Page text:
French Physician and Inventor
In 1816 René Laënnec invented the stethoscope. His 1819 book about his use of this instrument inaugurated the modern era of diagnosing chest, heart, and lung diseases accurately and scientifically.
Laënnec was born in Quimper, a small town on the seacoast of West Brittany, France. He was baptized "Théophile-René-Marie-Hyacinthe Laënnec," but was known professionally as either "René-Théophile-Hyacinthe Laënnec," which appears on his tombstone, or simply "R.-T.-H. Laënnec."
Laënnec's mother died of tuberculosis when he was five. His father had little interest in his children and in 1788 sent him to live with his uncle Guillaume, a prominent physician in Nantes. Laënnec studied hard and aimed to become an engineer, but the French Revolution violently interrupted his education. Especially in 1793-94 Nantes was a bloodbath, as Jean-Baptiste Carrier suppressed the Vendée revolts. Several times Guillaume narrowly escaped execution.
By 1795 the worst was over. Laënnec, influenced by both his recent war experience and the pervasiveness of tuberculosis in his own family, now decided on a career in medicine. At the age of fourteen he was apprenticed to his uncle as a surgeon in several hospitals in Nantes. He wandered around northwestern France for a few years and served briefly in Napoleon's army before moving to Paris to begin serious medical study in 1801.
He learned dissection under Baron Guillaume Dupuytren (1777-1835) at the École Pratique but soon became the star pupil of Baron Jean Nicolas Corvisart des Marets (1755-1821) at the Hôpital de la Charité. He received his M.D. in 1803 with the top prize in medicine and the only prize in surgery. He soon became known as one of the best clinicians and medical scientists in France. Through the influence of Corvisart, he secured prestigious appointments in Paris, such as visiting physician at the Hôpital Necker. For the rest of his life he divided his time between working in Paris and vacationing for his health in Brittany. He had always been weak and sickly, suffering from asthma, tuberculosis, and migraine headaches.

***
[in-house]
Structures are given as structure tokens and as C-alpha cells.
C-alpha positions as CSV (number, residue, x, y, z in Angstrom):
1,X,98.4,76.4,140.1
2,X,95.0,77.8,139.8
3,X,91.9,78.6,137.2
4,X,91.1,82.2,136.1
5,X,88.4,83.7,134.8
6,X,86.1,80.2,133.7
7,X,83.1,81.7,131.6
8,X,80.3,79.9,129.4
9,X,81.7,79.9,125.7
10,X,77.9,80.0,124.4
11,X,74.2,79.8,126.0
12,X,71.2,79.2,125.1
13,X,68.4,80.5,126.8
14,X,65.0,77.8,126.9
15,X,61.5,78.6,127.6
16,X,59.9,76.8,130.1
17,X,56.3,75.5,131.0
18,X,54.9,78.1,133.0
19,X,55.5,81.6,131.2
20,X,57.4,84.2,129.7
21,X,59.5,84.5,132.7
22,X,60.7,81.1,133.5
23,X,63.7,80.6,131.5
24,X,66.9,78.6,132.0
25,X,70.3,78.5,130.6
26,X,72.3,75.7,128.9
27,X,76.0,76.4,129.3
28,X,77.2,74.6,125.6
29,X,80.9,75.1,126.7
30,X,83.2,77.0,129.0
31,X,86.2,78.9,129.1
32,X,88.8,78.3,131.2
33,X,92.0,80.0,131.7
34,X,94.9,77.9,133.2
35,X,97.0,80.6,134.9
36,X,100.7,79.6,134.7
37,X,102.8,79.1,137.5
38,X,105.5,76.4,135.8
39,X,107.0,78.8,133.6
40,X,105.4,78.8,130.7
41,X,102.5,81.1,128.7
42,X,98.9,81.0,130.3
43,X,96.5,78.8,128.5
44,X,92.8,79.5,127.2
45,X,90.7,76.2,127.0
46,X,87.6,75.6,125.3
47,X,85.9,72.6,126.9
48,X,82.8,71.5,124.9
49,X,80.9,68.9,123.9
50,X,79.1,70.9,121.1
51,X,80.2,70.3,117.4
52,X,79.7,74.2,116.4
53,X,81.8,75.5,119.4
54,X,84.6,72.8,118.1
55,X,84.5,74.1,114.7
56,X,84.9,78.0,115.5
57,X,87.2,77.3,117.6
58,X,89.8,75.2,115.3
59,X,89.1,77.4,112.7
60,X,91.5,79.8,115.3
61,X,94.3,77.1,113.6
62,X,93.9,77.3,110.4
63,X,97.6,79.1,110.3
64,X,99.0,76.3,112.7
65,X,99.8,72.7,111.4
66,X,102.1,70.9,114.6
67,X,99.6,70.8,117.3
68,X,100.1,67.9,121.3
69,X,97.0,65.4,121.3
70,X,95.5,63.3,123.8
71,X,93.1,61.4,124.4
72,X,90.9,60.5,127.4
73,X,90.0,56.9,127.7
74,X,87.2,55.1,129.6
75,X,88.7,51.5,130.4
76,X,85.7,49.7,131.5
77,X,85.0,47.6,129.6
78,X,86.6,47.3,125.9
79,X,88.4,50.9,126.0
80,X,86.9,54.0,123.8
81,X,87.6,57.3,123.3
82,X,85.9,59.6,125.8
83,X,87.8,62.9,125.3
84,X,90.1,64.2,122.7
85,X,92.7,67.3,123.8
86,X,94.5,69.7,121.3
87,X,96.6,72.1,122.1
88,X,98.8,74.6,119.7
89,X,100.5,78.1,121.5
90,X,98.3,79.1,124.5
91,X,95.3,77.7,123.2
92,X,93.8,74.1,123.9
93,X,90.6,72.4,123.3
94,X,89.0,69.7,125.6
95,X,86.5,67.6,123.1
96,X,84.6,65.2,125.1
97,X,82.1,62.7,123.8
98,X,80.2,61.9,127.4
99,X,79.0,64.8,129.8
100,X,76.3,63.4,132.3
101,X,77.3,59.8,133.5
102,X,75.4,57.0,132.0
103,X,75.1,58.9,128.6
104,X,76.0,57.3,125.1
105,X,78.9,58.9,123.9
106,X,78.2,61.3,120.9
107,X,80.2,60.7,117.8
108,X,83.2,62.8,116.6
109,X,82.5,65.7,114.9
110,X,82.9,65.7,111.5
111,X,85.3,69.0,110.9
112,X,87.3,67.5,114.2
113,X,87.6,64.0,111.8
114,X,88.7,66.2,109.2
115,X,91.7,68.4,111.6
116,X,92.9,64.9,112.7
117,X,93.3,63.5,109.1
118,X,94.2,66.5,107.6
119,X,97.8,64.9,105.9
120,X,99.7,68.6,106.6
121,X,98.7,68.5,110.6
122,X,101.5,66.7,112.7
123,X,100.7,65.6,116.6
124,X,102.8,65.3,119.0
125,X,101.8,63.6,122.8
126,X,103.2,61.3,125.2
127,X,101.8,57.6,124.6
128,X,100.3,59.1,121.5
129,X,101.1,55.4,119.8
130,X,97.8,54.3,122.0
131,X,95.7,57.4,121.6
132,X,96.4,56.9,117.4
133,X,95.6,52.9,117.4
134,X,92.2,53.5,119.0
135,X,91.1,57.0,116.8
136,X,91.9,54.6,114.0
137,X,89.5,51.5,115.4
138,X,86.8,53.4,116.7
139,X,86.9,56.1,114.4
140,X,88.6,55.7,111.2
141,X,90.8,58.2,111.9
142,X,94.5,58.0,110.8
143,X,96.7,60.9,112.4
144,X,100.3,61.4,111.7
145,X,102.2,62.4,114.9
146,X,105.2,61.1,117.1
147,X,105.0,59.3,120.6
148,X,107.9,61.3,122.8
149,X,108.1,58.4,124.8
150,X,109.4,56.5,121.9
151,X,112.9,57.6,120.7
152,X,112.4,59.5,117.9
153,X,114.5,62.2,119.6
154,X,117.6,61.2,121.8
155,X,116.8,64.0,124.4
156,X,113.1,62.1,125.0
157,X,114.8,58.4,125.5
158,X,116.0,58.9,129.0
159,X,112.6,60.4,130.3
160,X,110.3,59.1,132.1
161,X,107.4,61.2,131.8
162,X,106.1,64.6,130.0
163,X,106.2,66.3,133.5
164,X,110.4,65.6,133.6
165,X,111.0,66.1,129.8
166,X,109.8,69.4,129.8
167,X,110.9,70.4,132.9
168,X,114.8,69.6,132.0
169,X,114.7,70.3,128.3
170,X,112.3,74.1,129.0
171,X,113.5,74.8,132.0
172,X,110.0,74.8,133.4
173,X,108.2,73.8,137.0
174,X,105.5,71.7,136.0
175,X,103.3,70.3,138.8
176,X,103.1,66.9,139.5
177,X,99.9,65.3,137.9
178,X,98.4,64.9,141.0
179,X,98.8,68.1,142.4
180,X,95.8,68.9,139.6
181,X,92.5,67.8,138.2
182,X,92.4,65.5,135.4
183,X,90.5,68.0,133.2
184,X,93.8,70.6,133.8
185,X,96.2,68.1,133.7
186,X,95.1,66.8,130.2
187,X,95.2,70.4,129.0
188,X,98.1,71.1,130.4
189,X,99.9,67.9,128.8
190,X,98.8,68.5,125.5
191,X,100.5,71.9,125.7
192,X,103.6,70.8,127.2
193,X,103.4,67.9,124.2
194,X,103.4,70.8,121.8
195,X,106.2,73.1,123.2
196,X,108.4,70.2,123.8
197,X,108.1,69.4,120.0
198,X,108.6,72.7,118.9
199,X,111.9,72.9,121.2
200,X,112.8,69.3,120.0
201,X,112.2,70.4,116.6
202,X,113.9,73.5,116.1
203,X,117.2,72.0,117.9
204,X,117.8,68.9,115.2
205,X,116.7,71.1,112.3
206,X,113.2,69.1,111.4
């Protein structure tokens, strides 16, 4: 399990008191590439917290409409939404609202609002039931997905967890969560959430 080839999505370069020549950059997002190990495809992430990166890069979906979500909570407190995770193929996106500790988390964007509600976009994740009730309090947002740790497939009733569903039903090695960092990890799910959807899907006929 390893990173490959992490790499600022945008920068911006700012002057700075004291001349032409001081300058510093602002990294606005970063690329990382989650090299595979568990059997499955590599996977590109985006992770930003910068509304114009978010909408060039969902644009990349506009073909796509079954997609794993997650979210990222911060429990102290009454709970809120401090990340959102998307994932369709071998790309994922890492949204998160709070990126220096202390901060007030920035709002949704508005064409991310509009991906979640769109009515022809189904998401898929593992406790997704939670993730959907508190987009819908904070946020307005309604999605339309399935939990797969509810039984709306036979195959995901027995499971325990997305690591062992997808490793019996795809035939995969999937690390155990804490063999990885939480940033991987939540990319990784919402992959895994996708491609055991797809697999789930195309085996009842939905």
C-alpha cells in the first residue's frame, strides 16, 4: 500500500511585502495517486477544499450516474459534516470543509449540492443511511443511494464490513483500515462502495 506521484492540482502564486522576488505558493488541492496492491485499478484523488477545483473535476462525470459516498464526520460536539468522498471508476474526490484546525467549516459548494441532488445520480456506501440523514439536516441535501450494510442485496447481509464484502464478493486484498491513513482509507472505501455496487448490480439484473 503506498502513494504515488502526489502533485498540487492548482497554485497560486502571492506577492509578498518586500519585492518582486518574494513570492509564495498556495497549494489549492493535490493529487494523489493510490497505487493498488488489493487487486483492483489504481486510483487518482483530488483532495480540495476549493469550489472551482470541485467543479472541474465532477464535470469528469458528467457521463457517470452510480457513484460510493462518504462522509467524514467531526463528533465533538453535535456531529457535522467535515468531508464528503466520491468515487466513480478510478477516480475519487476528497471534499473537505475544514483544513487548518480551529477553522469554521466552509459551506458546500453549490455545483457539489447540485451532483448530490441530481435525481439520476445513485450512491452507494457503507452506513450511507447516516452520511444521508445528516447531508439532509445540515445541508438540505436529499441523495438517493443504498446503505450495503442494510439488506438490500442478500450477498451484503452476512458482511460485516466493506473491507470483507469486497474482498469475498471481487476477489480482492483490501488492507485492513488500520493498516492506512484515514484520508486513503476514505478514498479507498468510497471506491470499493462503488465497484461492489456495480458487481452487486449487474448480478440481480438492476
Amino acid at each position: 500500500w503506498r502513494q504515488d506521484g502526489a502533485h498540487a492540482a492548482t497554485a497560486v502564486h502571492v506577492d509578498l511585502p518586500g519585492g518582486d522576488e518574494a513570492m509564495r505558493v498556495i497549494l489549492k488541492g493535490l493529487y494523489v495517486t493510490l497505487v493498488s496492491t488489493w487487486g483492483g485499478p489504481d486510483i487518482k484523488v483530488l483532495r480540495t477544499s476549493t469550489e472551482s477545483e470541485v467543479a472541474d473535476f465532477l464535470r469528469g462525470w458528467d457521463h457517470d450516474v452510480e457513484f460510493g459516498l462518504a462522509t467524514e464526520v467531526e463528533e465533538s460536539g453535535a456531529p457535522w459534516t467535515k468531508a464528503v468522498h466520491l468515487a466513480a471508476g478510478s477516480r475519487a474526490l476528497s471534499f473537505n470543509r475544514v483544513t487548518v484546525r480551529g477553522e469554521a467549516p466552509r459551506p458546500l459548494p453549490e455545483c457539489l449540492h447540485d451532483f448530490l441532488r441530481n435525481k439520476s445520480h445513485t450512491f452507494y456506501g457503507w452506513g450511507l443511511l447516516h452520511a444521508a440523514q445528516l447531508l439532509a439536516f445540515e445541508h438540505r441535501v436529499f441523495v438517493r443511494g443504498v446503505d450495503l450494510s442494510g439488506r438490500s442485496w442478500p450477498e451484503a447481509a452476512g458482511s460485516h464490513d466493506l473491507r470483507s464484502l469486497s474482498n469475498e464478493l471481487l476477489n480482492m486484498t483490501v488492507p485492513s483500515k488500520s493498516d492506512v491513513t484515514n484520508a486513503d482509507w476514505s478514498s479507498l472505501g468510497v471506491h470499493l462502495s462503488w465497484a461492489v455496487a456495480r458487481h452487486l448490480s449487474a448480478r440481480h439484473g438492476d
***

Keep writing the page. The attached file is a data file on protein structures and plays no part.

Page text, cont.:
Besides inventing the stethoscope, Laënnec's greatest contribution to medicine was helping to redefine the concept of disease itself. Before his time, scientists did not know clearly what a disease was. Some, such as William Cullen (1710-1790), thought that diseases were separate "things" that could be classified like animals or plants. Others, such as Benjamin Rush (1745-1813), thought that there was only one disease—fever—and that the various so-called diseases were just aspects of it.
But in France Laënnec and many of his teachers, colleagues, and students shifted the focus of medical research from the whole disease to the particular organs or parts of the body that were affected by it. They recognized that the respective anatomies of diseased and healthy persons differ in specific, measurable ways. Thus, they centered their attention on the "lesion," that is, on any change from a normal anatomical structure. They discovered that such changes are usually harmful. They performed autopsies to correlate their observations of diseases in living patients with their knowledge of anatomy.
Using autopsies and dissection to study disease was a relatively new idea in Laënnec's time. This branch of medical research became known as "pathological anatomy," and its understanding of individual lesions is now fundamental to the understanding of disease.
Several lesions are named after him, such as "Laënnec's thrombus," a blood clot in the heart, and "Laënnec's cirrhosis," a certain kind of progressive liver destruction.
Laënnec's pathological research contributed most to our knowledge of respiratory tract diseases, especially tuberculosis. Ironically, it was this disease that killed him in 1826.
ERIC V.D. LUFT